I have not signed Tierce up for pet insurance. One of the reasons is that I’m cheap and think that I can beat the game of Dog Health Roulette. However, I am seriously considering this move. I fully intend to research the best policy for my money before throwing my credit card at some lucky company. After all, nothing’s too good for my Shiba, but it would be better if the things that are not too good are not too expensive.
When you look at one Canadian pet insurance estimate for Tierce, an 11 month old Shiba inu, the prices seem to be disturbingly reasonable; between 11.95 and 87.57 a month. Depending on which policy I choose, this can be a relatively cheap way of ensuring that a good chunk of Tierce’s vet bills will be paid should he ever be in the position to play chicken on the highway.
The thing is, for people who take the time and money to get and maintain insurance for their pets often don’t need it as much because they are already investing time and money in their pets’ health. Tierce comes from a long line of dogs that have outstanding health and temperaments. I also don’t walk him without a lead, meaning that he doesn’t get a lot of chances to see if he can outrun Ferraris on Highway 19A. I am already beating the odds.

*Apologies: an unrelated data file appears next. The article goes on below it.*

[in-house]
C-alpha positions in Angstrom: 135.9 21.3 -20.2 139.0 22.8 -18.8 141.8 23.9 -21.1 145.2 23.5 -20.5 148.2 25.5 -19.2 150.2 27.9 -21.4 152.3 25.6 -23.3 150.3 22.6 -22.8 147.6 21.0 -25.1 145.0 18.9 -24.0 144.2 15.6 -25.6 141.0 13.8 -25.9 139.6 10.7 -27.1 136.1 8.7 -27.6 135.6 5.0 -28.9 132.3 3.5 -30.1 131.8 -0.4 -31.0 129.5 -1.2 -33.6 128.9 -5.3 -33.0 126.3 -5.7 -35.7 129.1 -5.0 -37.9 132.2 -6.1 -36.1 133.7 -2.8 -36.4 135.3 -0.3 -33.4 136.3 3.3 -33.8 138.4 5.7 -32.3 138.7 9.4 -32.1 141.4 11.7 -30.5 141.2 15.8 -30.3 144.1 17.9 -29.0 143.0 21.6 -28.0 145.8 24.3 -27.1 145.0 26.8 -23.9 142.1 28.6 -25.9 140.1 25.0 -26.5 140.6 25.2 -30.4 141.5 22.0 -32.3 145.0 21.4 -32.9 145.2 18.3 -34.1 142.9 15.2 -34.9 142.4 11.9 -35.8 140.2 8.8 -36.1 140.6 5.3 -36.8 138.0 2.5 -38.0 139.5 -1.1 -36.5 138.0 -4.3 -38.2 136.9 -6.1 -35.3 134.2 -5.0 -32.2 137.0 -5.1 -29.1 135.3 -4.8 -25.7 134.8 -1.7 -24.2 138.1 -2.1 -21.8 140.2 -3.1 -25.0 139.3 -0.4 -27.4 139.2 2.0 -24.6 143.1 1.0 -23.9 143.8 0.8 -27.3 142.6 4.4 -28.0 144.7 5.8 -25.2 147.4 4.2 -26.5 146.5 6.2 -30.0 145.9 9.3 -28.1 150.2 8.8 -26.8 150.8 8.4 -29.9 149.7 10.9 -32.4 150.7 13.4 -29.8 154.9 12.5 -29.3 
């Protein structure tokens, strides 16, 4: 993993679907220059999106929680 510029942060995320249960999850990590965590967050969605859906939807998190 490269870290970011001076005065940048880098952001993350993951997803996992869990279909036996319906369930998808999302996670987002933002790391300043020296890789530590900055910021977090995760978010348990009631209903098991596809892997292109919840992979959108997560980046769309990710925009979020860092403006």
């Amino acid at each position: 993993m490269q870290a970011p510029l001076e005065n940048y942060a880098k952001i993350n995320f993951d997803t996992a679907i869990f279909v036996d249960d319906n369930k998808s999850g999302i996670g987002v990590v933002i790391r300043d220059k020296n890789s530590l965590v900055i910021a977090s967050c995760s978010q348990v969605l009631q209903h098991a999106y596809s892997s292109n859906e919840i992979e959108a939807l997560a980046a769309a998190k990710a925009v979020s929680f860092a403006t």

There is something to be said, however, for the comforting voice in one’s head that reminds you that you don’t have to worry about the cost of veterinary care simply because you gave up a latte or two a week. If I were to save 87.57 every month, the aggregate would only amount to 1050.84 every year. This would pay for one moderately expensive surgery. With the insurance, I can get coverage for all accidents and illnesses. When you consider that some surgeries can cost anywhere from 2500 to 5000 dollars, this suddenly becomes very appealing.
So it looks like I am going to seriously consider insuring Tierce for a moderate amount of money. Dog knows that he is planning to find a way for me to involuntarily spend money to keep him healthy – why not this?